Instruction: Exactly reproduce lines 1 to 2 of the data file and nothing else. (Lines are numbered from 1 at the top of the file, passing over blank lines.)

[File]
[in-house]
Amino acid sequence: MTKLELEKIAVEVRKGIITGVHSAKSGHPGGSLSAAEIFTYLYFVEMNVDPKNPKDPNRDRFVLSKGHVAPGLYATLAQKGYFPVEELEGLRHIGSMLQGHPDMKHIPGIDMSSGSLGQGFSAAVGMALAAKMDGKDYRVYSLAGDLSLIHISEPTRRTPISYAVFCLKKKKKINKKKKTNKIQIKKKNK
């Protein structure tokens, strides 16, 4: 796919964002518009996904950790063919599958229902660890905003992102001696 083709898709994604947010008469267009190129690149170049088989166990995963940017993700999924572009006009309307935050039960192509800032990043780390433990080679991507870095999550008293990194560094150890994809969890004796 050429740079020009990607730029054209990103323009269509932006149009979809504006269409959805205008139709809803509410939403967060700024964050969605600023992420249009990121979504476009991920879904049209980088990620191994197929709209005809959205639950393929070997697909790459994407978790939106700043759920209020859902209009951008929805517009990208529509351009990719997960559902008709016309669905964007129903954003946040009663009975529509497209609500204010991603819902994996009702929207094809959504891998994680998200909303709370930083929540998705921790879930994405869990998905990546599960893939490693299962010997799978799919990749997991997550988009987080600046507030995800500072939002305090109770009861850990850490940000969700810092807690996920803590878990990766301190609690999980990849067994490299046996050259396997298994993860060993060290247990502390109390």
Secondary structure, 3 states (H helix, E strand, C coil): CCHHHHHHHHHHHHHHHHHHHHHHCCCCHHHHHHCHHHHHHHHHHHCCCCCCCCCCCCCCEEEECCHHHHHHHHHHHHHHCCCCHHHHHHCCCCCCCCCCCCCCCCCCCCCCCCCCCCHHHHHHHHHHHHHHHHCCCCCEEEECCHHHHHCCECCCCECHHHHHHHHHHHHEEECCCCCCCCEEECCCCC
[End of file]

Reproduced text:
[in-house]
Amino acid sequence: MTKLELEKIAVEVRKGIITGVHSAKSGHPGGSLSAAEIFTYLYFVEMNVDPKNPKDPNRDRFVLSKGHVAPGLYATLAQKGYFPVEELEGLRHIGSMLQGHPDMKHIPGIDMSSGSLGQGFSAAVGMALAAKMDGKDYRVYSLAGDLSLIHISEPTRRTPISYAVFCLKKKKKINKKKKTNKIQIKKKNK